Meningitis

Meningitis: 
The meninges consist of three parts: the pia, arachnoid, and dura maters. Bacterial meningitis reflects infection of the arachnoid mater and the CSF in both the subarachnoid space and the cerebral ventricles.  
 
Etiology
Streptococcus pneumoniae, Neisseria meningitidis, and, less often, Haemophilus influenzae and group B streptococcus are the most likely causes of community-acquired bacterial meningitis in otherwise healthy adults up to the age of 60. Individuals over aged 50 years are also at increased risk of Listeria monocytogenes meningitis.  Psudomonas and Staph aureus is common in post CSF shunt and neurosurgical procedures. 
 
Clinical manifestations — The classic triad of acute bacterial meningitis consists of fever, nuchal rigidity, and a change in mental status, with or without headache. 
 
Neurologic complications such as seizures, focal neurologic deficits (including cranial nerve palsies), and papilledema may be present early or occur later in the course. N. meningitidis can cause characteristic skin manifestations, such as petechiae and palpable purpura. 
 
Kernig sign refers to the inability or reluctance to allow full extension of the knee when the hip is flexed 90 degrees. The classic Brudzinski sign refers to spontaneous flexion of the hips during attempted passive flexion of the neck. These signs are not reliable and highly operator dependant. ( Sensitivity for neck stiffness 31%, Brudzinski 9%, Kernig 11%). 
 
Laboratory studies — White blood cell count is usually elevated. The platelet count may also be reduced. Coagulation studies may be consistent with disseminated intravascular coagulation. Blood cultures are often positive and can be useful in the event that cerebrospinal fluid cannot be obtained before the administration of antimicrobials.  
 
Lumbar Puncture— Examination of the cerebrospinal fluid (CSF) is crucial for establishing the diagnosis of bacterial meningitis, identifying the causative organism.  CSF should be sent for gram stain, cell count, culture, glucose, protein and lactate. 
 
After lumbar puncture, there is normally a mild, transient lowering of lumbar CSF pressure as a result of removal of CSF and continued leakage of CSF from the opening made in the arachnoid membrane that is rapidly communicated throughout the subarachnoid space. In patients with intracranial, space-occupying lesions, there is a relative pressure gradient with downward displacement of the cerebrum and brainstem that can be increased by lumbar puncture, thereby precipitating brain herniation.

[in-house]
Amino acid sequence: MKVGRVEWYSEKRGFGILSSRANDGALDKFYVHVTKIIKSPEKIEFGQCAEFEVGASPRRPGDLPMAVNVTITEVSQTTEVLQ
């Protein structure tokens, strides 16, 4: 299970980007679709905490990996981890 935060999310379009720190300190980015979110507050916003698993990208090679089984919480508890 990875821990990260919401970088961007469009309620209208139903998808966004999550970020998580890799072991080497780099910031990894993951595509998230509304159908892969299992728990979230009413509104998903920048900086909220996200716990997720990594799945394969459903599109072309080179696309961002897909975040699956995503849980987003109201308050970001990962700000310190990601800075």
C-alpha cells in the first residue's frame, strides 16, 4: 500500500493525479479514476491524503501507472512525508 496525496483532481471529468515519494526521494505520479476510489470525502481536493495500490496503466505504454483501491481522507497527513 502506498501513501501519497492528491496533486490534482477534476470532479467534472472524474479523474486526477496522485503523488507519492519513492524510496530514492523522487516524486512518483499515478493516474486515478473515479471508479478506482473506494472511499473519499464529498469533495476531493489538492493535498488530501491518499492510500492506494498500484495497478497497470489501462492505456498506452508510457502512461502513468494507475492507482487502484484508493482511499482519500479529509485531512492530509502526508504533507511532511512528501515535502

A CT head to rule out mass lesion or raised ICP is not necessary in every patient before LP.  However, a CT head is indicated before LP in the following:  
  • Immunocompromised state (eg, HIV infection, immunosuppressive therapy, solid organ or hematopoietic stem cell transplantation) 
  • History of central nervous system (CNS) disease (mass lesion, stroke, or focal infection) 
  • New onset seizure (within one week of presentation) 
  • Papilledema 
  • Severe altered mental status
  • Focal neurologic deficits 
Normal CSF values are less than 50 mg/dL of protein, CSF/Serum glucose is >60% and less than 5 white blood cells/microL. Normal CSF opening pressure is less than 20cm Hg.  
 
Pleocytosis — It is important to note that a false-positive elevation of the CSF white blood cell (WBC) count can be found after traumatic lumbar puncture or in patients with intracerebral or subarachnoid hemorrhage in which both red blood cells and white blood cells are introduced into the subarachnoid space. A good rule of thumb for estimating the adjusted WBC count is to subtract one WBC for every 500 to 1500 red blood cells (RBCs) measured in the CSF. 
 
The usual CSF findings in patients with bacterial meningitis are a white blood cell count of 1000 to 5000/microL with neutrophils >80%, protein of 150 to 500 mg/dL, and glucose <40 mg/dL (with a CSF: Serum glucose ratio of ≤0.4). CSF protein may also be elevated in traumatic LP or SAH. 
 
CSF findings in viral meningitis include WBC less than 250, protein less than 150, glucose more than 50% of serum glucose. 
 
CSF lactate concentrations of > 4.2 mmol/L were considered to be a positive discriminative factor for bacterial meningitis, However, this test have utility only in post-op neurosurgical patients. Its value is very limited in patients who recieved antibiotics before lumbar puncture.